I don't see the same empathy when people less famous suffer extortion for using the same password on iCloud as somewhere else.

This is the downside of Find My Device. Keep those iCloud passwords unique. And don't use your iCloud email & password anywhere else. That's simple…
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Old May 28, 2014, 07:28 AM   #18
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Originally Posted by batchtaster View Post
...Sorry, but until someone can prove the underlying iCloud infrastructure is to blame, I'm gonna call this user error.
I like to refer to it as a chair-keyboard interface problem

----------

Quote:
Originally Posted by activate View Post
In todays day& age, its a goldmine for a cybercriminal. Reminds of me when you watch old western movies and you see how easy they march in and rob a bank. Well we're that age in online years.
Kinda like a Clint eAstwood era
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Old May 28, 2014, 07:30 AM   #19
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Because guesswork isn't good enough. It's important to know.
How do you expect to know other than the person responsible for it telling you what they did ?
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Old May 28, 2014, 07:37 AM   #20
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I'm interested to know if effected users have two step authentication enabled.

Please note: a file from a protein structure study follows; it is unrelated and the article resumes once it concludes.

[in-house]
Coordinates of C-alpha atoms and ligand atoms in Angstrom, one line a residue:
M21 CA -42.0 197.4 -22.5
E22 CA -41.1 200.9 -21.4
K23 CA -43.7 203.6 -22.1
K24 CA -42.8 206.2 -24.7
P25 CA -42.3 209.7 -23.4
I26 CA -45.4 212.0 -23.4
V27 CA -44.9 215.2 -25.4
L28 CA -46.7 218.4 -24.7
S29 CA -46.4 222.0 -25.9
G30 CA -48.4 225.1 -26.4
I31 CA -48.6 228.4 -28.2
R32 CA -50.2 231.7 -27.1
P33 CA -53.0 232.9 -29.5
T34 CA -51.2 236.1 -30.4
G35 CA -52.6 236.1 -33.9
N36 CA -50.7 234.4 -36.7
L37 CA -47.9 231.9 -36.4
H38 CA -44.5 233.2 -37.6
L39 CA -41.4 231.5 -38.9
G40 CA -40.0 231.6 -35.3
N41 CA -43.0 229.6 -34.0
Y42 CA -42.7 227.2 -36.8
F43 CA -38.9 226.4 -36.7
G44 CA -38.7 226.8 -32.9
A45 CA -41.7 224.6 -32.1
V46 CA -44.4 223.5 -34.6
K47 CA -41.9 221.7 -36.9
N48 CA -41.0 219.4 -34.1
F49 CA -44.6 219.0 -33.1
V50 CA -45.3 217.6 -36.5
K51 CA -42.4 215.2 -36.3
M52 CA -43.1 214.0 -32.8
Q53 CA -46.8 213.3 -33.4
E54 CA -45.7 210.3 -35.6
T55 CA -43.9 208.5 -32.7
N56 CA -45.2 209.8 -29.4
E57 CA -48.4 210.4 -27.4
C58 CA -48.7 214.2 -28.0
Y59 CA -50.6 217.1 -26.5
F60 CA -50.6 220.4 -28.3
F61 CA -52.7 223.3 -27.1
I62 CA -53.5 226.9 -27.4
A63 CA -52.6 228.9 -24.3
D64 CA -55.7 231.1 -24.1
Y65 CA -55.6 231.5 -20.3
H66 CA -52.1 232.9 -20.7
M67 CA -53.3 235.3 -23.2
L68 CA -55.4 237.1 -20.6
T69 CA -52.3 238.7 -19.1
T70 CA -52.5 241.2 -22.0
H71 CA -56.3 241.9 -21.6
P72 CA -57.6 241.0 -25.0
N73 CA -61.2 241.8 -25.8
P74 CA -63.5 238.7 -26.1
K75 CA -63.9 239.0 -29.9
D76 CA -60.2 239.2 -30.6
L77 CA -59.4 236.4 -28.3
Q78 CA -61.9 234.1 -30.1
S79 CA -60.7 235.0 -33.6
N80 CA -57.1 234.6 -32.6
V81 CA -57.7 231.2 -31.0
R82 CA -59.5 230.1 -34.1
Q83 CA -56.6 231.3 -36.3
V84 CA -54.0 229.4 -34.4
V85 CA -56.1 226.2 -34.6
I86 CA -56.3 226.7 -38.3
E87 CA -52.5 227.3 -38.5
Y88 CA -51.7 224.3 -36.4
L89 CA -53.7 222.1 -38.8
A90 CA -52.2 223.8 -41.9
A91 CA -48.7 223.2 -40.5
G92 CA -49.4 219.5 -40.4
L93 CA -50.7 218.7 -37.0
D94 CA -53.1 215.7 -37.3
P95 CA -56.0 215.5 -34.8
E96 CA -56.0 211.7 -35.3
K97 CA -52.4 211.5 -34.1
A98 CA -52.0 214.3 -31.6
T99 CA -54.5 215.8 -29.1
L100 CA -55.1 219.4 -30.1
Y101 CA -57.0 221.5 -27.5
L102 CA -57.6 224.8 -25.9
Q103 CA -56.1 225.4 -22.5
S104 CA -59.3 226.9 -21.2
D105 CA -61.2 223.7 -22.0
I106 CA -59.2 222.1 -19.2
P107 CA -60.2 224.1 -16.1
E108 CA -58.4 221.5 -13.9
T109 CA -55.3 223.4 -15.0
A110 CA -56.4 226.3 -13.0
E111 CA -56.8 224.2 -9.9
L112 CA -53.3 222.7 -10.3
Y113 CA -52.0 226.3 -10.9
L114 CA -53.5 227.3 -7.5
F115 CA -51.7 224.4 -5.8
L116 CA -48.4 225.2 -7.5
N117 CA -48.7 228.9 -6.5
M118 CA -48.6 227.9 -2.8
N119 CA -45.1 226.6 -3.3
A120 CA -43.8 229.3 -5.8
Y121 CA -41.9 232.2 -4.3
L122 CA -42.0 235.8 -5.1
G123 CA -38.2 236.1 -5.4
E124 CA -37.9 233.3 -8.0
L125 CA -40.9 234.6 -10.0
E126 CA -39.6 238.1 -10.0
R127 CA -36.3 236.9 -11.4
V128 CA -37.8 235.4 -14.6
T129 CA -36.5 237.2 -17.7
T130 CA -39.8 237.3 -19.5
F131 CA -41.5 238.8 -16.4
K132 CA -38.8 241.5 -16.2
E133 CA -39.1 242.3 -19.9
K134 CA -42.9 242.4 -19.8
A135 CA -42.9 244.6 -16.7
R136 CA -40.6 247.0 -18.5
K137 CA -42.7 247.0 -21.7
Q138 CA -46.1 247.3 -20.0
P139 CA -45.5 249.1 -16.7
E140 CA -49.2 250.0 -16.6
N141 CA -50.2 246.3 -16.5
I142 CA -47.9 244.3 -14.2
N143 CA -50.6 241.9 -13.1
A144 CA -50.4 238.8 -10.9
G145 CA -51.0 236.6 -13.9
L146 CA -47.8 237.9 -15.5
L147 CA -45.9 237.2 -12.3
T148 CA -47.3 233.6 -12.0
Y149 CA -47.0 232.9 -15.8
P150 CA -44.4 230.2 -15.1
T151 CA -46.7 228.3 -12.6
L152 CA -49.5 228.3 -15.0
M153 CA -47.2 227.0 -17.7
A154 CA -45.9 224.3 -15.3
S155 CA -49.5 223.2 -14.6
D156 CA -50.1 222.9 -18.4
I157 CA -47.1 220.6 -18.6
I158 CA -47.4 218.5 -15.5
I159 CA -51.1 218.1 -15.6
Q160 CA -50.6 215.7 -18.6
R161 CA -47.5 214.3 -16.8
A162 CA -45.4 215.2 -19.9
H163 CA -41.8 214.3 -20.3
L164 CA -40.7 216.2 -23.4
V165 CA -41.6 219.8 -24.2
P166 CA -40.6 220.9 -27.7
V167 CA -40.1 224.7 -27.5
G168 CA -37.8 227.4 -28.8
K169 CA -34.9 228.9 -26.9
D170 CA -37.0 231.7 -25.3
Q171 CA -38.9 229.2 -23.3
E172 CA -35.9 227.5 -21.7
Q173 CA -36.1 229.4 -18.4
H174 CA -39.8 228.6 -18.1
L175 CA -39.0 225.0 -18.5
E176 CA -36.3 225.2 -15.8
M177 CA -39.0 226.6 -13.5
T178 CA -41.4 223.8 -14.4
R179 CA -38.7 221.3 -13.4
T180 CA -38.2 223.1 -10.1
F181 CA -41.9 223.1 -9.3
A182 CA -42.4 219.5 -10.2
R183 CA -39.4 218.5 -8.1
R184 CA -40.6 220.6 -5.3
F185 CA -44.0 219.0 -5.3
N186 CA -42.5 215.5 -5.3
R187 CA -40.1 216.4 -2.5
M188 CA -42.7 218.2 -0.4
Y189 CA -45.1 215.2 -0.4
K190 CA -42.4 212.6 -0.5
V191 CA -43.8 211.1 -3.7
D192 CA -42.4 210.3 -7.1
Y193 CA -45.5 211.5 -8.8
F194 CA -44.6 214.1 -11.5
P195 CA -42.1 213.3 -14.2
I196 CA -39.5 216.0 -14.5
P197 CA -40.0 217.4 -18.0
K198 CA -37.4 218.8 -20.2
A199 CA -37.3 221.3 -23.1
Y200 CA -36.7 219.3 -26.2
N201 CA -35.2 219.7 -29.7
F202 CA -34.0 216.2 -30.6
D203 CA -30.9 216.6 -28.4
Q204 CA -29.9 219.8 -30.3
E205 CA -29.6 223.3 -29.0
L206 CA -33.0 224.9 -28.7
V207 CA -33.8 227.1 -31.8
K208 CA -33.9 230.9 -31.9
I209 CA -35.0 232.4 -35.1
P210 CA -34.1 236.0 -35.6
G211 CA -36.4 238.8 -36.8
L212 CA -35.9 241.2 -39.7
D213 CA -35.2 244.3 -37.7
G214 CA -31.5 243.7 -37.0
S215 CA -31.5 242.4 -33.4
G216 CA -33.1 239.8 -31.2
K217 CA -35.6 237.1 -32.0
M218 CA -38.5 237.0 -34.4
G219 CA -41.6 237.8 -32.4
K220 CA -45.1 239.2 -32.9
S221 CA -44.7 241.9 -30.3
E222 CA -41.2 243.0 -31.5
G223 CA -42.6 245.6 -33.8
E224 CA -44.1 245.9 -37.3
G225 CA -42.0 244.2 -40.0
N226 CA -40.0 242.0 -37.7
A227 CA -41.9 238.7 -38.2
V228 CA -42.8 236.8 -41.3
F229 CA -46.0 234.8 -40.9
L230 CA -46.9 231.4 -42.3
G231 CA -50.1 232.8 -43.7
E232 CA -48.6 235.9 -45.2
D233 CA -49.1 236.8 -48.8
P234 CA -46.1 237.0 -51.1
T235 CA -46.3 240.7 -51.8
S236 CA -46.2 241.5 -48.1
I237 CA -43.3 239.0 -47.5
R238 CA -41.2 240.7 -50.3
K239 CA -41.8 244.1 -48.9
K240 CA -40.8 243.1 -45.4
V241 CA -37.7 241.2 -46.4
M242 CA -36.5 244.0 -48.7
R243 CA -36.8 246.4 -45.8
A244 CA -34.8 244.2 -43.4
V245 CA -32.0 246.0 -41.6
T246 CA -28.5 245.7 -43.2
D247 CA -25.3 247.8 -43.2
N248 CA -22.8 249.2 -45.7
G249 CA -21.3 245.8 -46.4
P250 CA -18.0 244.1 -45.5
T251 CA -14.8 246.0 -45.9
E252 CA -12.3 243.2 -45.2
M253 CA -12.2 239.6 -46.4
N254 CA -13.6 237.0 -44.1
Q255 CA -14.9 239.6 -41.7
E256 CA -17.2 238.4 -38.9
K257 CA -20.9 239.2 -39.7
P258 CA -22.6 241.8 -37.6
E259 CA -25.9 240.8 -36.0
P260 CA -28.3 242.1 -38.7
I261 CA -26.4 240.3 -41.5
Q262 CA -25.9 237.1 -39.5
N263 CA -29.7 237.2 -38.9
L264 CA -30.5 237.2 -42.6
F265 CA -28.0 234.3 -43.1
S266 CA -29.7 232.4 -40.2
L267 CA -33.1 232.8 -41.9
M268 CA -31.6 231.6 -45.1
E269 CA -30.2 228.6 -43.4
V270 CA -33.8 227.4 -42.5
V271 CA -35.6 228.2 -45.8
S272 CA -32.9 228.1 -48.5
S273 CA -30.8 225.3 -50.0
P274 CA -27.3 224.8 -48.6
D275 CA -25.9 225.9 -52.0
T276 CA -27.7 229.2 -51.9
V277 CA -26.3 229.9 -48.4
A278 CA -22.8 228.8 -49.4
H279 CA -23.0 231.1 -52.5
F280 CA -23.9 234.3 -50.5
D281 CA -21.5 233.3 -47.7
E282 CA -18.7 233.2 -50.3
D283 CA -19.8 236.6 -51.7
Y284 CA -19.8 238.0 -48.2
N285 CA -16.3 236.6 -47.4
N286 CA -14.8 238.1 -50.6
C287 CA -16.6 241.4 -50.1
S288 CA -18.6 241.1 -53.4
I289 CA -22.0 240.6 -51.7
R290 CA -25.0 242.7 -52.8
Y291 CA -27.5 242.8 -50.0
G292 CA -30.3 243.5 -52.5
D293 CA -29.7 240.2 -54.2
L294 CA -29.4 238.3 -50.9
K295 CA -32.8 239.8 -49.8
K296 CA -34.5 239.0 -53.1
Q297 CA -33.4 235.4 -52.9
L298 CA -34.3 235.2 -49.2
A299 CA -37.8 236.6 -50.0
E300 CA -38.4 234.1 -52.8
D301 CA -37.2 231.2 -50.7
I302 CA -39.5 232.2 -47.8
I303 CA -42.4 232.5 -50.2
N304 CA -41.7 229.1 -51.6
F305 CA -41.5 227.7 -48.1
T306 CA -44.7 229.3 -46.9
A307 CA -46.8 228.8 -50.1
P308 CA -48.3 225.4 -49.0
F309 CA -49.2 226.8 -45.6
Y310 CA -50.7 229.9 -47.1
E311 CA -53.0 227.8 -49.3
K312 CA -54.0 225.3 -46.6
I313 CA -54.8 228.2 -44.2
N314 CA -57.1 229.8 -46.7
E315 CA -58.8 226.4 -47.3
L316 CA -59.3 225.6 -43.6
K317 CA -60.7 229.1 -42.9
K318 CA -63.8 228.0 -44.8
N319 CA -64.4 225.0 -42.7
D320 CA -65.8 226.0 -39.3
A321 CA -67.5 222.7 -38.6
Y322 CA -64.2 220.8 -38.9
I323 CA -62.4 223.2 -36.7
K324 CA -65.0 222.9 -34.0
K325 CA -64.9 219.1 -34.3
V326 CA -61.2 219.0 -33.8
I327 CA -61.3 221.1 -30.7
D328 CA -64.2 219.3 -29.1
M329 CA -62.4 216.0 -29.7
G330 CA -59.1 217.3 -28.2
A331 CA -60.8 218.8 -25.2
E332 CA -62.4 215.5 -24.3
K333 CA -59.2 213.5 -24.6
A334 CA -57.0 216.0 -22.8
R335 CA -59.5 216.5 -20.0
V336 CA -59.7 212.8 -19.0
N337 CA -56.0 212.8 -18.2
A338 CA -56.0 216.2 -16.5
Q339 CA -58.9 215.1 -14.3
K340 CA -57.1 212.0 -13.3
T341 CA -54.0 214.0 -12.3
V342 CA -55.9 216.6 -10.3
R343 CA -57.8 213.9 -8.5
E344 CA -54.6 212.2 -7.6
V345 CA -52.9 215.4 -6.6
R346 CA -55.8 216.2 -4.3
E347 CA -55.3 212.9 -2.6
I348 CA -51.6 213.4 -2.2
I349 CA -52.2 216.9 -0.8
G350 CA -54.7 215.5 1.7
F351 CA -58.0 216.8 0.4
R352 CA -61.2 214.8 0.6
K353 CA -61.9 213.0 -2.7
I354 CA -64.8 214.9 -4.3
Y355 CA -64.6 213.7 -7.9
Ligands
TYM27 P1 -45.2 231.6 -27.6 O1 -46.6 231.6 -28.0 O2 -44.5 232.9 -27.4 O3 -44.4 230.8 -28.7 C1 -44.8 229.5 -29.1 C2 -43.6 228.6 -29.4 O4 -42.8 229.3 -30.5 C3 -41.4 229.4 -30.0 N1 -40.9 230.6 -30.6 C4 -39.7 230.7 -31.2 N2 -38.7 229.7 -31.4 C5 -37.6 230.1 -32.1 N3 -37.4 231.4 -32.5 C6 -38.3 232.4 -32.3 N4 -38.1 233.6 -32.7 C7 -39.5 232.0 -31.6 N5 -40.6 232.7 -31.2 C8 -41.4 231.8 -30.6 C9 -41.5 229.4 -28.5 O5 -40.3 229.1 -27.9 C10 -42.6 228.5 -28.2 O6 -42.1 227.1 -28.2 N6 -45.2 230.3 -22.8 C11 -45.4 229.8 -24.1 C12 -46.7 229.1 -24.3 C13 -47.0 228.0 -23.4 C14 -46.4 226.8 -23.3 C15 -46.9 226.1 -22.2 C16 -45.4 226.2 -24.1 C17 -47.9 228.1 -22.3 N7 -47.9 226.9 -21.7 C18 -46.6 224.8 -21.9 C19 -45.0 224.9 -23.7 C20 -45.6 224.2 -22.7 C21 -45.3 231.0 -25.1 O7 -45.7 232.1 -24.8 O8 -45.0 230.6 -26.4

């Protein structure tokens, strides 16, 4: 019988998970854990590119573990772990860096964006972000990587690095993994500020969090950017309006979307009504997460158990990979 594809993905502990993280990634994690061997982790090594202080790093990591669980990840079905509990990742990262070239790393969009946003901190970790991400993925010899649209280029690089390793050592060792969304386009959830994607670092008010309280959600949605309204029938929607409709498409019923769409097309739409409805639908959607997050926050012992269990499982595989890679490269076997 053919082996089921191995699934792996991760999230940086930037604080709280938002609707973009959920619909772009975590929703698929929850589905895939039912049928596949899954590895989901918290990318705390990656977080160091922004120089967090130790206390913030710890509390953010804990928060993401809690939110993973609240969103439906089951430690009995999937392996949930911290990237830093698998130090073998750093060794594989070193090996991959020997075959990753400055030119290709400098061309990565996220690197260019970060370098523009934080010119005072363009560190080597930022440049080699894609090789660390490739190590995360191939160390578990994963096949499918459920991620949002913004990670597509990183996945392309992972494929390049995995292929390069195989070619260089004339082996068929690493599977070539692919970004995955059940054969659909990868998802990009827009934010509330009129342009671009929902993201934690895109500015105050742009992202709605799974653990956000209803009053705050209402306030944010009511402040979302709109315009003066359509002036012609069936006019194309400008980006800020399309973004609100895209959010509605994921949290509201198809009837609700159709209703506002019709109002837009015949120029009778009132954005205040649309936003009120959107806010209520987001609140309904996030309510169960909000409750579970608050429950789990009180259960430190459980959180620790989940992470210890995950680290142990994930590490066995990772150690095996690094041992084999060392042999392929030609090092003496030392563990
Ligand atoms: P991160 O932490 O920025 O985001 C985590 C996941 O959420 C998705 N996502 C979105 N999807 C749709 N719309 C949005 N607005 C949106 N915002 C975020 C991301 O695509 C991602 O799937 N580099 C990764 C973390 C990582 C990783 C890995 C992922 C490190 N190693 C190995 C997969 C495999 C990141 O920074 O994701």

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Old May 28, 2014, 08:00 AM   #21
Carlanga
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Originally Posted by albusseverus View Post
The unspoken issue here is — using Find My Device. If someone gets your password, your device becomes a sitting duck if that's turned on.

The world went mad when a journalist lost his baby photos, because someone social engineered his password and remote wiped his MacBook Air.

I don't see the same empathy when people less famous suffer extortion for using the same password on iCloud as somewhere else.

This is the downside of Find My Device. Keep those iCloud passwords unique. And don't use your iCloud email & password anywhere else. That's simple…
What world? I never heard of it and didn't see it anywhere? Maybe we just live in different planets lol
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Old May 28, 2014, 08:17 AM   #22
brilliantthings
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And if it is a user problem... How does that work?
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Old May 28, 2014, 08:21 AM   #23
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Originally Posted by silvetti View Post
It's so obvious this is a user problem (weak passwords) that I don't even know why people pay attention to this.
Simple. Because it's apple. It makes for good stories and more clicks.
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Old May 28, 2014, 08:36 AM   #24
jc1350
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Originally Posted by Ammanas View Post
Does anyone have trouble accessing the support thread given ?

I get this notice:

Image

Though it seems that the support site on the American and Australia websites are working fine ...
It's a bad/malformed link. I copied it and took out everything after the thread number itself and that works:

https://discussions.apple.com/thread/6270410
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Old May 28, 2014, 08:39 AM   #25
LAS.mac
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Two phishing attemps here too., from fake iTunes One claiming I bought some books in iBooks store (sending to a wen page in Poland for verification). The second one reporting some fake bought in the App Store. Quite we'll done, BTW...